# Grouping repetitions in an array? [duplicate]

I am looking for a function that gets a one dimensional sorted array and returns a two dimensional array with two columns, first column containing non-repeated items and second column containing number of repetiotions of the item. Right now my code is as follows:

``````def priorsGrouper(priors):
if priors.size==0:
ret=priors;
elif priors.size==1:
ret=priors[0],1;
else:
ret=numpy.zeros((1,2));
pointer1,pointer2=0,0;
while(pointer1<priors.size):
counter=0;
while(pointer2<priors.size and priors[pointer2]==priors[pointer1]):
counter+=1;
pointer2+=1;
ret=numpy.row_stack((ret,[priors[pointer1],pointer2-pointer1]))
pointer1=pointer2;
return ret;
print priorsGrouper(numpy.array([1,2,2,3]))
``````

My output is as follows:

``````[[ 0.  0.]
[ 1.  1.]
[ 2.  2.]
[ 3.  1.]]
``````

First of all I cannot get rid of my [0,0]. Secondly I want to know if there is a numpy or scipy function for this or is mine OK?

Thanks.

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## marked as duplicate by Josh Caswell, Bakuriu, Rapptz, Emil Vikström, GodekeMar 7 '13 at 20:31

If the first column of the result array has "non repeated items", how can the second column have "number of repetitions of the item"? –  Mariano Mar 7 '13 at 17:44
I want the output to be structured like that. I'll add an example. –  Cupitor Mar 7 '13 at 17:47
Right. Sorry searched but was not able to find it. Do I have to delete this one? –  Cupitor Mar 7 '13 at 18:04
No, not at all. It's just a way of saying "Your answer may already be over here." Even closed duplicates can be helpful because they point back to the original. –  Josh Caswell Mar 7 '13 at 18:55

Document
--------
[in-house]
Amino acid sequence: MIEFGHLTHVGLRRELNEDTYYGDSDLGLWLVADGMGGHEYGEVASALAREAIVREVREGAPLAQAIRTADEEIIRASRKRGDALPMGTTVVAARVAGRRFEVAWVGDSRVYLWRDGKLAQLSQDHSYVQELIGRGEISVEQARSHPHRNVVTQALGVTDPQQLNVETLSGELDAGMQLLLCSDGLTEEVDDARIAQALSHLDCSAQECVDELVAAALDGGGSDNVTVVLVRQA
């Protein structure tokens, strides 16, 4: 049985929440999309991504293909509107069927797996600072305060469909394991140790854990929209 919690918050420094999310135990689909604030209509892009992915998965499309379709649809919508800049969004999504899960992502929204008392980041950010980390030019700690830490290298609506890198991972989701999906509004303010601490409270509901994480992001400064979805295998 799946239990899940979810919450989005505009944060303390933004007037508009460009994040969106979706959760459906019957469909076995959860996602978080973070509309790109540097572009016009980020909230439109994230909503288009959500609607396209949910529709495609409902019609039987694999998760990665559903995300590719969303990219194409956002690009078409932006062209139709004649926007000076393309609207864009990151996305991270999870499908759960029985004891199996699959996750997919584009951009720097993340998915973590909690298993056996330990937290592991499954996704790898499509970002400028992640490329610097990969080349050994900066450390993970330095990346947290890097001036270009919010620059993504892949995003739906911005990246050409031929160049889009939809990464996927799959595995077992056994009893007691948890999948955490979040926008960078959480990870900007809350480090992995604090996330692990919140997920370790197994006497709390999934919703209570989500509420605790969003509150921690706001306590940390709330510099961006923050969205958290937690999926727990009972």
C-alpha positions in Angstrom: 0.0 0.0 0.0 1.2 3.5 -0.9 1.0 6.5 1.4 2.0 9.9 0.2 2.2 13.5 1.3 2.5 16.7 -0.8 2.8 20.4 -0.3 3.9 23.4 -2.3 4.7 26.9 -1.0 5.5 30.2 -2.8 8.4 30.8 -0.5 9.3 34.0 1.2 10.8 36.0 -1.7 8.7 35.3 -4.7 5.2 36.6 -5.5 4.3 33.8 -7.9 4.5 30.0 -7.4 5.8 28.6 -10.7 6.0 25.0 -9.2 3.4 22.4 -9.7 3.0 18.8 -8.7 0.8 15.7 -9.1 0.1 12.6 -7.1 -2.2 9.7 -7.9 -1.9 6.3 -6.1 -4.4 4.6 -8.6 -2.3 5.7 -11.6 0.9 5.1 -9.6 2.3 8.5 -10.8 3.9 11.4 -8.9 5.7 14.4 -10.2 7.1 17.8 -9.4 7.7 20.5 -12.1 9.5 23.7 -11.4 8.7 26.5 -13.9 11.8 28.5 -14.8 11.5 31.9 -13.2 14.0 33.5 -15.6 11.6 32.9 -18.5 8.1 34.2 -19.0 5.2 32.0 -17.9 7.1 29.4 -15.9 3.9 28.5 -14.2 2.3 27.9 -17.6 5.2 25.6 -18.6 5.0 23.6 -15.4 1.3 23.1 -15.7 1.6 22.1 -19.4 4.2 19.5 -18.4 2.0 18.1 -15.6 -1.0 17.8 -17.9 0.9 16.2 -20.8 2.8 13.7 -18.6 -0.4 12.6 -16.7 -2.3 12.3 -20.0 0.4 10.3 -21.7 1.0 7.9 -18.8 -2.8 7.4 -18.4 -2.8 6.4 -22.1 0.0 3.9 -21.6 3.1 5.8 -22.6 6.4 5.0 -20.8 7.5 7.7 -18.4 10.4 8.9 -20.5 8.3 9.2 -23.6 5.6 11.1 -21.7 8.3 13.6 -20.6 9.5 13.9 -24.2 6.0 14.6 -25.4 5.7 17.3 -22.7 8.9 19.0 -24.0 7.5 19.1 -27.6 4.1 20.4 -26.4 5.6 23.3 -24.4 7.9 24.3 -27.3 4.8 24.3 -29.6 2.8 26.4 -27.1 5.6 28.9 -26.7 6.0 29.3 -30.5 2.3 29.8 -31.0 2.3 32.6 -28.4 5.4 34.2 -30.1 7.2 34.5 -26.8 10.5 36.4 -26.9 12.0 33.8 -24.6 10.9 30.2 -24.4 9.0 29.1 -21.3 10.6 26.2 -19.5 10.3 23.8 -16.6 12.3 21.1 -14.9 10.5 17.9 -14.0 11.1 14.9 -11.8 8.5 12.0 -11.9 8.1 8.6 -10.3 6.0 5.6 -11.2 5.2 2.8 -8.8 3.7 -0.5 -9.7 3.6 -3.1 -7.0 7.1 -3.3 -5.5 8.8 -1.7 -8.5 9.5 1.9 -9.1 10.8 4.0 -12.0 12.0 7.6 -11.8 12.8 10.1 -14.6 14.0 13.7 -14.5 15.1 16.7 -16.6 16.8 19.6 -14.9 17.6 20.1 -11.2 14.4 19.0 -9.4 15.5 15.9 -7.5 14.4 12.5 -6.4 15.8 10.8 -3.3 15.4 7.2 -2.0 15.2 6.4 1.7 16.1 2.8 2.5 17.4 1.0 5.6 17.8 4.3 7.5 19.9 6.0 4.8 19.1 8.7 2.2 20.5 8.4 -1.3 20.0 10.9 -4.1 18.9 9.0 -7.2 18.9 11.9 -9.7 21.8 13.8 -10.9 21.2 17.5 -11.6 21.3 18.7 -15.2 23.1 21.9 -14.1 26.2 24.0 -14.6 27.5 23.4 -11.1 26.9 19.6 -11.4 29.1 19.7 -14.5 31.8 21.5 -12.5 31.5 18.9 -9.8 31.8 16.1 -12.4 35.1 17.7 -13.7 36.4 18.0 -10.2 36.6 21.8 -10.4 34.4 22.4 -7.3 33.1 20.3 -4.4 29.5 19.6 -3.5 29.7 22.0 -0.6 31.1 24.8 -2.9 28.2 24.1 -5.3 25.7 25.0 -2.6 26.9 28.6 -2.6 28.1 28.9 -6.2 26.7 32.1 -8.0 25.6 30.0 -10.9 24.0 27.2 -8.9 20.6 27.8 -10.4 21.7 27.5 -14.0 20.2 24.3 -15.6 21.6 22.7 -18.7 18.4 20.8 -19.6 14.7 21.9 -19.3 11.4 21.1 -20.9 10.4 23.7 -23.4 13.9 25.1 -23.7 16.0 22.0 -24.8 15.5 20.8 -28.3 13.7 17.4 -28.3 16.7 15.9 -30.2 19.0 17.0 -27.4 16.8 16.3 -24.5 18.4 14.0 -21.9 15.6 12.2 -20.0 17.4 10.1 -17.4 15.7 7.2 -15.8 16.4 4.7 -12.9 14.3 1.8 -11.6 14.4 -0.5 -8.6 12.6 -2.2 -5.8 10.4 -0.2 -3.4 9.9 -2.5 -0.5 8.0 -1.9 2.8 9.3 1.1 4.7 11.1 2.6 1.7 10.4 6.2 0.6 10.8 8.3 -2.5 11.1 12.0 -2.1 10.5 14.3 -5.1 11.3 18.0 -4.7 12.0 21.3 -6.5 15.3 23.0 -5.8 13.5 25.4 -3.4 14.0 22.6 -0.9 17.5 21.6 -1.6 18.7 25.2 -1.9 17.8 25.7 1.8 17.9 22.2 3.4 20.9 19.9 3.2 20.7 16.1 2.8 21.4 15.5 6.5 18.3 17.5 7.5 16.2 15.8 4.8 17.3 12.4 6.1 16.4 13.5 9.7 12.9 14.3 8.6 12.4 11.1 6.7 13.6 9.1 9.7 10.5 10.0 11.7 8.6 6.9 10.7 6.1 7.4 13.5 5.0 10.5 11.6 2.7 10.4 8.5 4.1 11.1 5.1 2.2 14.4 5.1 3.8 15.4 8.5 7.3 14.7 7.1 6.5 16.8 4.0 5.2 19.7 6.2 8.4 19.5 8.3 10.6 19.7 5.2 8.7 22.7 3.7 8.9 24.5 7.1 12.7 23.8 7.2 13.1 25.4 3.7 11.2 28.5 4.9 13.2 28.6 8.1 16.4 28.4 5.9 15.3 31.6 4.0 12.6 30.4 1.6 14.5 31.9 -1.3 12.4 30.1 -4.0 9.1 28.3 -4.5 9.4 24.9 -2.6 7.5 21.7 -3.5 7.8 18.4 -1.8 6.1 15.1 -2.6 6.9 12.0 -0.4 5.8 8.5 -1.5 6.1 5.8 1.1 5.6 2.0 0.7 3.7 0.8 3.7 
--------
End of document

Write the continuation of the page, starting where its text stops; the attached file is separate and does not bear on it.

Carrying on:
Oh I see. Thank you. –  Cupitor Mar 8 '13 at 11:49

You could use np.unique to get the unique values in `x`, as well as an array of indices (called `inverse`). The `inverse` can be thought of as "labels" for the elements in `x`. Unlike `x` itself, the labels are always integers, starting at 0.

Then you can take a bincount of the labels. Since the labels start at 0, the bincount won't be filled with a lot of zeros that you don't care about.

Finally, column_stack will join `y` and the bincount into a 2D array:

``````In [84]: x = np.array([1,2,2,3])

In [85]: y, inverse = np.unique(x, return_inverse=True)

In [86]: y
Out[86]: array([1, 2, 3])

In [87]: inverse
Out[87]: array([0, 1, 1, 2])

In [88]: np.bincount(inverse)
Out[88]: array([1, 2, 1])

In [89]: np.column_stack((y,np.bincount(inverse)))
Out[89]:
array([[1, 1],
[2, 2],
[3, 1]])
``````

Sometimes when an array is small, it turns out that using plain Python methods are faster than NumPy functions. I wanted to check if that was the case here, and, if so, how large `x` would have to be before NumPy methods are faster.

Here is a graph of the performance of various methods as a function of the size of `x`:

``````In [173]: x = np.random.random(1000)

In [174]: x.sort()

In [156]: %timeit using_unique(x)
10000 loops, best of 3: 99.7 us per loop

In [180]: %timeit using_groupby(x)
100 loops, best of 3: 3.64 ms per loop

In [157]: %timeit using_counter(x)
100 loops, best of 3: 4.31 ms per loop

In [158]: %timeit using_ordered_dict(x)
100 loops, best of 3: 4.7 ms per loop
``````

For `len(x)` of 1000, `using_unique` is over 35x faster than any of the plain Python methods tested.

So it looks like `using_unique` is fastest, even for very small `len(x)`.

Here is the program used to generate the graph:

``````import numpy as np
import collections
import itertools as IT
import matplotlib.pyplot as plt
import timeit

def using_unique(x):
y, inverse = np.unique(x, return_inverse=True)
return np.column_stack((y, np.bincount(inverse)))

def using_counter(x):
result = collections.Counter(x)
return np.array(sorted(result.items()))

def using_ordered_dict(x):
result = collections.OrderedDict()
for item in x:
result[item] = result.get(item,0)+1
return np.array(result.items())